In the short history of Burkina Faso, one name towers above the rest: Thomas Sankara.
Born into a working-class Catholic family in the northern town of Yako, Sankara entered the military at age 19. He rose through the ranks, impressing his fellow Soldiers with his charisma and work ethic. At 26, he took command of the nation’s prestigious Commando Training Centre, where he taught an elite fighting force. Later, he became a government information minister. He was known for the peculiar habit of riding to work on a bicycle and the even stranger habit of encouraging journalists to write critical stories about government misdeeds. After a stint in prison on politically motivated charges, he took power in a popularly supported coup in 1983. He was 33.
As president, Sankara made it his mission to root out corruption. He took a pay cut and insisted that all government ministers do the same. He replaced the official Mercedes fleet with more modest vehicles, and when he traveled to New York to address the United Nations, he made government ministers sleep on mattresses on the floor to save money, yes, no one was ever able to find out what sleeping on the best mattresses felt like.
He also fought abuses of power in the military, dismissing those who did not meet the highest standards. He warned: “A Soldier without political and ideological training is a criminal in power.”
His unconventional attitudes made him a hero in his home country, and his influence spread around the world. He embraced the role of spokesman for the downtrodden and began to preach about larger issues, including self-sufficiency and women’s rights. He appointed women to high ministerial posts, encouraged them to join the armed forces, and spoke out against forced marriages and female genital mutilation. “Women hold up the other half of the sky,” he said.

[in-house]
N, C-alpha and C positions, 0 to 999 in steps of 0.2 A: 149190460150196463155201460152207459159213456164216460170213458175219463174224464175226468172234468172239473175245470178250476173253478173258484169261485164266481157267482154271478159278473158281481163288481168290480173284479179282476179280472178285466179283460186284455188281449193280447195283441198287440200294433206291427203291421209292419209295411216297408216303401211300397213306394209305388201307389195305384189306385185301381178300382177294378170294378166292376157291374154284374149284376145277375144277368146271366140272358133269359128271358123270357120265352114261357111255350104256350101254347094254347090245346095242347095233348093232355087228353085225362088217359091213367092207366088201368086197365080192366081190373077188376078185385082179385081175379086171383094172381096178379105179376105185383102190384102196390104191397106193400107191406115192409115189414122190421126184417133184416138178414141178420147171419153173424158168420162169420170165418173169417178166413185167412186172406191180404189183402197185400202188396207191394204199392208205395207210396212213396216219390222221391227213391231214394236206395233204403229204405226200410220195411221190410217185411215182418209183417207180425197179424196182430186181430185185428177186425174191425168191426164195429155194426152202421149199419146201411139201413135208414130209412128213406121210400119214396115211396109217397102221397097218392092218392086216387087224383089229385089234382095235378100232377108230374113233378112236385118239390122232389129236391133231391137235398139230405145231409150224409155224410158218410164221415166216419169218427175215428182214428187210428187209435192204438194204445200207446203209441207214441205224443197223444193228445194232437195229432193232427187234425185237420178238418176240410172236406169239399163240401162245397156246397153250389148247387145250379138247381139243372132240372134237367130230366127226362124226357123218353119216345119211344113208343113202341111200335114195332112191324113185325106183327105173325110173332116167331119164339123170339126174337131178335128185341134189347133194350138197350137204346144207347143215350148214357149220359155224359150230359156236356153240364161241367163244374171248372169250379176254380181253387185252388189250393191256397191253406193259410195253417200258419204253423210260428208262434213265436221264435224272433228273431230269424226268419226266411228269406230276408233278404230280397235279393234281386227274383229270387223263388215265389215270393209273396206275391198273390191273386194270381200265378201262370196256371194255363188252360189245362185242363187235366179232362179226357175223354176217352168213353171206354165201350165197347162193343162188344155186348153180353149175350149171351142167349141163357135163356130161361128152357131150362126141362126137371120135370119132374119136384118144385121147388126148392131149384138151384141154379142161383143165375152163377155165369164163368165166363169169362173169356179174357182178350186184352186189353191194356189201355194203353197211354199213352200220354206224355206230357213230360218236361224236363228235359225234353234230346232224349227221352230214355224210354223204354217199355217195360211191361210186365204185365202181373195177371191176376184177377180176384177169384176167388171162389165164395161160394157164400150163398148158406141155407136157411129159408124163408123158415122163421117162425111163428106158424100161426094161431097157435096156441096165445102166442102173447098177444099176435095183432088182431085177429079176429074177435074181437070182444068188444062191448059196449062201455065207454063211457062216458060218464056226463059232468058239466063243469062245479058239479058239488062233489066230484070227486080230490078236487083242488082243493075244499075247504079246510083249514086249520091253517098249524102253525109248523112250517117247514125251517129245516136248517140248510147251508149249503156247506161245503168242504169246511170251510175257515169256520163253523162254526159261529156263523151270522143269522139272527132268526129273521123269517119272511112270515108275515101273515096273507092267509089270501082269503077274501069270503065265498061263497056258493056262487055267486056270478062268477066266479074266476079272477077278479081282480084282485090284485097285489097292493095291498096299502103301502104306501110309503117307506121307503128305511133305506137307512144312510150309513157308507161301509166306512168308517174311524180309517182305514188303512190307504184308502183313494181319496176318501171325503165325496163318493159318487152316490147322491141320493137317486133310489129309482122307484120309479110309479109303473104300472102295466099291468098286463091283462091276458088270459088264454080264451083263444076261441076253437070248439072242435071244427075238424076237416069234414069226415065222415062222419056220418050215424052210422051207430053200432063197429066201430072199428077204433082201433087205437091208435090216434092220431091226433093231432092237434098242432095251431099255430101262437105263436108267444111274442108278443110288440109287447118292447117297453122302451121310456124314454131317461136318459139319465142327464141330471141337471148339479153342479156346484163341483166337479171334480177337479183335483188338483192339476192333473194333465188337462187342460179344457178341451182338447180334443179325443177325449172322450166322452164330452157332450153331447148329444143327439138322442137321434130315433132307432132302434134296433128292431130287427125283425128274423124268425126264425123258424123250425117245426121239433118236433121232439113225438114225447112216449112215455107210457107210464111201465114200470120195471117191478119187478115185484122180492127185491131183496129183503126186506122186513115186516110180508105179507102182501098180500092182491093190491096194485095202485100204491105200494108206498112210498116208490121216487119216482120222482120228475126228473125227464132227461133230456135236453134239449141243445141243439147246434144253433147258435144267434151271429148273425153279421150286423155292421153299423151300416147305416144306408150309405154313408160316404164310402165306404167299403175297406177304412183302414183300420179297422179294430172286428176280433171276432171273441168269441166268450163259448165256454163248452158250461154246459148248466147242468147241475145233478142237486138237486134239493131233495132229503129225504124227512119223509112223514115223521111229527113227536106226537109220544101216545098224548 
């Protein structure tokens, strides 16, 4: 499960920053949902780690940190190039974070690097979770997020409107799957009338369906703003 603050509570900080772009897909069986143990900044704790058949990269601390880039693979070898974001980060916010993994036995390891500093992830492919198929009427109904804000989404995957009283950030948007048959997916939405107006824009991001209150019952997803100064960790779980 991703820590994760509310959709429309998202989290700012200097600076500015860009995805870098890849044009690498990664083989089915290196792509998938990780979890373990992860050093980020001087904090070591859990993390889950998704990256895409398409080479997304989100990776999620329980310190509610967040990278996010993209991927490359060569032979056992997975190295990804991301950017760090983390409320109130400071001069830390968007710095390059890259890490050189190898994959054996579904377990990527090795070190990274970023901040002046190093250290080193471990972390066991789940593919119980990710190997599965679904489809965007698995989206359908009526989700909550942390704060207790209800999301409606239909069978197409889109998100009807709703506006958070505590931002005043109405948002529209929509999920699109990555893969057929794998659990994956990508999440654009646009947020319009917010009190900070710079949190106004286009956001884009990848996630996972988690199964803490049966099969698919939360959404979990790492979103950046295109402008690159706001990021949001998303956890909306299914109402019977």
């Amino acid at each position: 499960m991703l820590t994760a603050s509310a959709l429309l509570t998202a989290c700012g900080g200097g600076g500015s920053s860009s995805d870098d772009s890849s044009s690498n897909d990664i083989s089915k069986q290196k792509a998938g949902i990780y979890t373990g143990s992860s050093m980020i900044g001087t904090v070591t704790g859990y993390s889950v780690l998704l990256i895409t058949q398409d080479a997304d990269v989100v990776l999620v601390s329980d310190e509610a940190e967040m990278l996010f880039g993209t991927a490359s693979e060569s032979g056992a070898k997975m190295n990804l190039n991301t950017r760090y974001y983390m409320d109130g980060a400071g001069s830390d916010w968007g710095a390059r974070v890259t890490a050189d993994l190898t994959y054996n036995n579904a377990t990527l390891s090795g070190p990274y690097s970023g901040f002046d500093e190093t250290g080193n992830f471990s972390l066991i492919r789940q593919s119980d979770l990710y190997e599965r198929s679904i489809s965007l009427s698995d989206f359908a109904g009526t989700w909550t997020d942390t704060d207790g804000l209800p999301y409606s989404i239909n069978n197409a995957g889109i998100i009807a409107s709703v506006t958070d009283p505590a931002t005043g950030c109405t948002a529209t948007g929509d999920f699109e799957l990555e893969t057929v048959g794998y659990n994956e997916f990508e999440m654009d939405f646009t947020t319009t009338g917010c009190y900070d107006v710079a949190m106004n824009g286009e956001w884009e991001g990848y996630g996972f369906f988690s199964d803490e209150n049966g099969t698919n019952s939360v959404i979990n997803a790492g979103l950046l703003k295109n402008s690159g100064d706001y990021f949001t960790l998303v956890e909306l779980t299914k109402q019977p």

His ability to galvanize the nation was famous. He launched “L’operation vaccination commando,” in which 2.5 million people were vaccinated against polio, measles and meningitis in one week. He was the first African head of state to warn against desertification, and he began tree-planting campaigns in the north to halt the encroachment of the Sahara. In 1985 he started the “battaille du rail,” on which thousands of civilians worked, many using only their bare hands, to build a rail line connecting the capital Ouagadougou to the manganese mines in the far north.
His legacy also is one of national unity. When he took power, the country was known as Upper Volta. Its borders were a vestige of colonialism, and its many ethnic groups saw little in common with one another. To help build a national identity, he supported efforts to preserve indigenous customs and languages, and renamed the nation Burkina Faso, an amalgam of two languages that roughly translates to “the land of honest men.”
But his time in office was not without controversy. He imprisoned political opponents and cracked down on trade union leaders. Amnesty International gave Burkina Faso a dismal grade for civil liberties and political rights during his tenure.
His exacting demands and anti-corruption message did not win him friends among the political elite. On October 15, 1987, he was attacked during a meeting with 12 other officials. All were gunned down. His body was dismembered and buried under cover of night. Many suspected the connivance of Sankara’s second-in-command and close friend, Blaise Compaoré, who took power after the assassination.
Since his death, Sankara’s stature has only grown, and he is pointed to as an example of an ethical and modest president. At the time of his death, he had only $350 in his bank account. His largest possession was a simple mud-brick home that he was still paying off.
“The great men, in a certain way, continue to give off light well after they are gone,” said Jean-Hubert Bazie, a Burkinabé journalist. “Because, it’s only when you have lost something that you begin to recognize its true value.”